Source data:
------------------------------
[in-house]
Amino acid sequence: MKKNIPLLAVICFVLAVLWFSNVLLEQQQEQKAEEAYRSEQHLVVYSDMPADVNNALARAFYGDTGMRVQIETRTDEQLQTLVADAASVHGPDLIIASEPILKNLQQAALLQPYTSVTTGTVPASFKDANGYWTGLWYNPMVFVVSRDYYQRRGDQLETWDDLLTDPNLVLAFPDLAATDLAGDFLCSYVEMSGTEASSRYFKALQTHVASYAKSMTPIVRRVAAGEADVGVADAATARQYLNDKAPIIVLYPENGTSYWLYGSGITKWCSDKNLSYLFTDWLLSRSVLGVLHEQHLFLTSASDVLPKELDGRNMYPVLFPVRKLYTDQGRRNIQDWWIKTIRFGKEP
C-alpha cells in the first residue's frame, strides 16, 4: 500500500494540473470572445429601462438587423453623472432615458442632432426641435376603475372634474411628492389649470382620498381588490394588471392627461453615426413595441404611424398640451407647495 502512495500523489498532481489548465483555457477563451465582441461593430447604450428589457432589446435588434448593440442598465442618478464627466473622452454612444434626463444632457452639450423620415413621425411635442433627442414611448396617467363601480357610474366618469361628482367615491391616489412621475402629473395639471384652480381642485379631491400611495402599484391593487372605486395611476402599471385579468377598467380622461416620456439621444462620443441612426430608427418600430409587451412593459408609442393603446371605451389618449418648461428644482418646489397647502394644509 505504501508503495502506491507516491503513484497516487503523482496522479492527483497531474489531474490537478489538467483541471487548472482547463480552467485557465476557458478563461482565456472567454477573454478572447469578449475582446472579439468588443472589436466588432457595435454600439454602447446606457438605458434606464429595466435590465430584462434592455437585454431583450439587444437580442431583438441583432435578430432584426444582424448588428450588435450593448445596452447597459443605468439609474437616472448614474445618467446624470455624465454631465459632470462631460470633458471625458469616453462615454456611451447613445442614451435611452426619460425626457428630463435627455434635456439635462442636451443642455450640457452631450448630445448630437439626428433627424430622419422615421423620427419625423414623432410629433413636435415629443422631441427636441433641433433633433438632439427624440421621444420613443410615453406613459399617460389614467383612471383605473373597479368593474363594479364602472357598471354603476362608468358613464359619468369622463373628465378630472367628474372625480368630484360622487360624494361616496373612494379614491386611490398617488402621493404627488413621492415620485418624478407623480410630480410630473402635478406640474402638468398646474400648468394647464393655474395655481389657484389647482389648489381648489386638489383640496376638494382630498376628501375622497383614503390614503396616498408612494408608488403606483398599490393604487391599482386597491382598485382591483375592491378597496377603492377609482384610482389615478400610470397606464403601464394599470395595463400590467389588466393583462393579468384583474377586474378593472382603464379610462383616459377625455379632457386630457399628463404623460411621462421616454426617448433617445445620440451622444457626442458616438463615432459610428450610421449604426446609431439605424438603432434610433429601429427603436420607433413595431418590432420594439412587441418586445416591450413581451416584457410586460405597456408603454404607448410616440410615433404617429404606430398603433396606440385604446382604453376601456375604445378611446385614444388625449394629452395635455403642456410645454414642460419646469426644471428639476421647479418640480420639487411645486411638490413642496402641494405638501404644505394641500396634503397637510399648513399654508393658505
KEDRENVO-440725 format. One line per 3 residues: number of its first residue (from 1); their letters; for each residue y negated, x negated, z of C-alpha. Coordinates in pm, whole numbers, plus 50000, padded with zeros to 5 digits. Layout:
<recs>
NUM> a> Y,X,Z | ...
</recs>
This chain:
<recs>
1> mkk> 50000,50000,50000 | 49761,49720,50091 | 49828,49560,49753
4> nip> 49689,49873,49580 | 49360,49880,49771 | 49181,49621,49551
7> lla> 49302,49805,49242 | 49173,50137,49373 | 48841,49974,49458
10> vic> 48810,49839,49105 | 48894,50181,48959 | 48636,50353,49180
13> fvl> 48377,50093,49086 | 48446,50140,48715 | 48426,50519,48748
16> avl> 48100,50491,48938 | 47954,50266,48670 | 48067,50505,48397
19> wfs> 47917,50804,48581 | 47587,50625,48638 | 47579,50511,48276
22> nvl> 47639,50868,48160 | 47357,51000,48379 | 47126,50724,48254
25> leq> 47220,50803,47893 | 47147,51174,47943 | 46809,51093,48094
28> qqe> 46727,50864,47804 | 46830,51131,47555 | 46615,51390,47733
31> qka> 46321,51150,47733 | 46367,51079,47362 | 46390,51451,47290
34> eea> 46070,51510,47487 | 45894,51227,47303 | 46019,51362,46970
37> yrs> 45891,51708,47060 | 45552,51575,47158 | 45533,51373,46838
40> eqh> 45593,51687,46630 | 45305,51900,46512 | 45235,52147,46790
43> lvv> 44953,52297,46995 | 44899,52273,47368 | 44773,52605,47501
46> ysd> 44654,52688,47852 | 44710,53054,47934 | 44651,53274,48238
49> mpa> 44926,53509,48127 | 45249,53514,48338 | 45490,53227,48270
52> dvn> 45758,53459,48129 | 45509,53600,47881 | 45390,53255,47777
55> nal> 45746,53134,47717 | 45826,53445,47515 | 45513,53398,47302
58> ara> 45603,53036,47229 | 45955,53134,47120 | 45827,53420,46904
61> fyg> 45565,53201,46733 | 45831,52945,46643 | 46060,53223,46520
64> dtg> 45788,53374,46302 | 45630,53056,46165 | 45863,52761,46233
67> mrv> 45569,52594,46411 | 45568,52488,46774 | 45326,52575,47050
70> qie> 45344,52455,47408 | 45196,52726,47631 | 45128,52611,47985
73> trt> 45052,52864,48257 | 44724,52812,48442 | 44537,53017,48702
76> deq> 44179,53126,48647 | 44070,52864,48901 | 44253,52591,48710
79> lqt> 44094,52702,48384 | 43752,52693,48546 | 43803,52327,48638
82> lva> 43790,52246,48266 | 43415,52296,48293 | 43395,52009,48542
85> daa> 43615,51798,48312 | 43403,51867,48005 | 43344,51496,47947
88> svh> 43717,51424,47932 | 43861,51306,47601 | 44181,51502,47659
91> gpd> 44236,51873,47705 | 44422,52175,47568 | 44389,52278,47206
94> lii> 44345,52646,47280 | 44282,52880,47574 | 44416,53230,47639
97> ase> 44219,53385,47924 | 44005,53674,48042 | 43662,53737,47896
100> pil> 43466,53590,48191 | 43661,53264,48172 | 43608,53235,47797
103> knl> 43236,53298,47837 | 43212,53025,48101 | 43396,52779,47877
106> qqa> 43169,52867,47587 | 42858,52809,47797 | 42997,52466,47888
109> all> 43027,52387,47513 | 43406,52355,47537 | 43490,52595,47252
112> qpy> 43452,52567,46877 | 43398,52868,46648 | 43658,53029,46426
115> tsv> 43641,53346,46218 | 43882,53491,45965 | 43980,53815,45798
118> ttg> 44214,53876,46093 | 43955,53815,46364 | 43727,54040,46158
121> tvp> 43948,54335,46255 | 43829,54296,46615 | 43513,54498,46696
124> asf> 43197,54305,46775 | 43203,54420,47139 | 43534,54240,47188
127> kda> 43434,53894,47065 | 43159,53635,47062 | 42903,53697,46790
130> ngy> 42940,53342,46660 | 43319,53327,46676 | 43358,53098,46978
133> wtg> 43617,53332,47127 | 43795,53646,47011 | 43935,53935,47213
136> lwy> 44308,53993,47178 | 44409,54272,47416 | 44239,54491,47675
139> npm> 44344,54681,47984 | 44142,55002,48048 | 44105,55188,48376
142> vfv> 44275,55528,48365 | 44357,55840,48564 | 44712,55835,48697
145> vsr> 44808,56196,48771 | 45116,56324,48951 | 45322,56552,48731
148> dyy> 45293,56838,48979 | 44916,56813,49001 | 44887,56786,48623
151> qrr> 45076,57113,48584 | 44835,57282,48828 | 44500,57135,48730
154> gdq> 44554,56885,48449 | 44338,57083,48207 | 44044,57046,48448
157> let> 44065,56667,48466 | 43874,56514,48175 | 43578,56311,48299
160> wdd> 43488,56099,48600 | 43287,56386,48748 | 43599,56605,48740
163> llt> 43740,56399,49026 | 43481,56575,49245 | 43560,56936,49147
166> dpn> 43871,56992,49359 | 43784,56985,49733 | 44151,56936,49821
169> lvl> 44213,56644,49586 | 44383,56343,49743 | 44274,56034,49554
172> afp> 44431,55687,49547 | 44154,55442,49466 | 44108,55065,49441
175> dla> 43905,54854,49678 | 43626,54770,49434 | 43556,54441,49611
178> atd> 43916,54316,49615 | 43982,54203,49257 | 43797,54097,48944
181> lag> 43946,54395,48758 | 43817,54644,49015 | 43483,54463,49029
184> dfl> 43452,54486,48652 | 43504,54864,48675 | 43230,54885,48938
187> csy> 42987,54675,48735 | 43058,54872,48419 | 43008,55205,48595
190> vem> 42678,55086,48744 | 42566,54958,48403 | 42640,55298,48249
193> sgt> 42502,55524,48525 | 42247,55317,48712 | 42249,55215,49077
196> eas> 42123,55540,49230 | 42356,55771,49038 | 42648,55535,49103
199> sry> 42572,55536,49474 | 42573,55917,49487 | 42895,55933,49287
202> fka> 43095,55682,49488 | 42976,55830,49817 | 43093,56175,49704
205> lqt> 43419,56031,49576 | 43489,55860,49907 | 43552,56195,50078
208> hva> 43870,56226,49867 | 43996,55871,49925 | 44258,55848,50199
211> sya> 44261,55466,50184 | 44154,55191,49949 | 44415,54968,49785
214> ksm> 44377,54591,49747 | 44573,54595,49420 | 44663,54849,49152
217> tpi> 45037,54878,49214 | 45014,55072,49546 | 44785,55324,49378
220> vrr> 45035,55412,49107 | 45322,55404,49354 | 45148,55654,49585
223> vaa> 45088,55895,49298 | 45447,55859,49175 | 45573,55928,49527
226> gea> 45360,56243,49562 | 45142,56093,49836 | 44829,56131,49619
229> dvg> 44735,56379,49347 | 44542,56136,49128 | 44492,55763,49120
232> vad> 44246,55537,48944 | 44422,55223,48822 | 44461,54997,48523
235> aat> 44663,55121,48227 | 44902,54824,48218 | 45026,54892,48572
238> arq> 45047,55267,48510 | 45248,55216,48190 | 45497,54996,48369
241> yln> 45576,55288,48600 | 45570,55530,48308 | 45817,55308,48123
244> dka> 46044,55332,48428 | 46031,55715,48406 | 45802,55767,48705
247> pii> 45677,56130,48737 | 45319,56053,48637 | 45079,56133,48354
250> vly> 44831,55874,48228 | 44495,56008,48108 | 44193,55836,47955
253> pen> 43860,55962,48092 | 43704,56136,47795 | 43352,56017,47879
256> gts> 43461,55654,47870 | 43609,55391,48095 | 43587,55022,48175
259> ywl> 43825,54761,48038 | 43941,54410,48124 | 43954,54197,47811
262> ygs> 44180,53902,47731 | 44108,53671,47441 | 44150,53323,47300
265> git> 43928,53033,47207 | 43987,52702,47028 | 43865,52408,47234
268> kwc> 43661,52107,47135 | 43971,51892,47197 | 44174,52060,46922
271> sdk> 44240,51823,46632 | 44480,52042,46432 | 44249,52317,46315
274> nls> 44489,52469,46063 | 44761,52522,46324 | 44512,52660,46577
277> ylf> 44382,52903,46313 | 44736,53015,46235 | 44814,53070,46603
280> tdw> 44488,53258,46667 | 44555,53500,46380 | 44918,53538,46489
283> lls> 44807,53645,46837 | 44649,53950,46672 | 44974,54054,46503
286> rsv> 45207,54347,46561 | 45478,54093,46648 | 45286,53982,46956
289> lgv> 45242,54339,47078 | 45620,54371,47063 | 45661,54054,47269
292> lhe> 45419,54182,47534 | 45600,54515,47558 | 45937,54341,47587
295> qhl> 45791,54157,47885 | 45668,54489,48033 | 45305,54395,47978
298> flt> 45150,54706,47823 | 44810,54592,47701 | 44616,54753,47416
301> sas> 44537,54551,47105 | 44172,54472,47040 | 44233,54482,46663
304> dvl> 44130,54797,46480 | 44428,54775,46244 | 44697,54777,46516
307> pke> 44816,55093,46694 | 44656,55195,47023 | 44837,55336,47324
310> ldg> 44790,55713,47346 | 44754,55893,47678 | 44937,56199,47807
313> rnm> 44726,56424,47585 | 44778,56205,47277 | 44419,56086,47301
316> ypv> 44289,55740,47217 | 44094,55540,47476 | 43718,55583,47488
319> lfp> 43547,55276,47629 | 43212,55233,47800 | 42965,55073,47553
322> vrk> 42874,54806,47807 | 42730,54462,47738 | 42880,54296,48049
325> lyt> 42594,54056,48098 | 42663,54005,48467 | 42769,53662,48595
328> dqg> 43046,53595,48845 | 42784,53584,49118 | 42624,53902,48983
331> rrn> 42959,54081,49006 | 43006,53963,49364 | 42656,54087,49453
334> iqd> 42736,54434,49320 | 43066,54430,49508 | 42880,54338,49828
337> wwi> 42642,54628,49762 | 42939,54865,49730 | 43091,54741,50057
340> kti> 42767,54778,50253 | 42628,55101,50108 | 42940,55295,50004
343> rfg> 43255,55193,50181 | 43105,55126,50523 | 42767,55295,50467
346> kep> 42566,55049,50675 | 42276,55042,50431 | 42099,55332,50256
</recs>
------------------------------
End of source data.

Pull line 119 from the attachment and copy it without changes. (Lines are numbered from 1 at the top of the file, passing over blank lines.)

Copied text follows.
328> dqg> 43046,53595,48845 | 42784,53584,49118 | 42624,53902,48983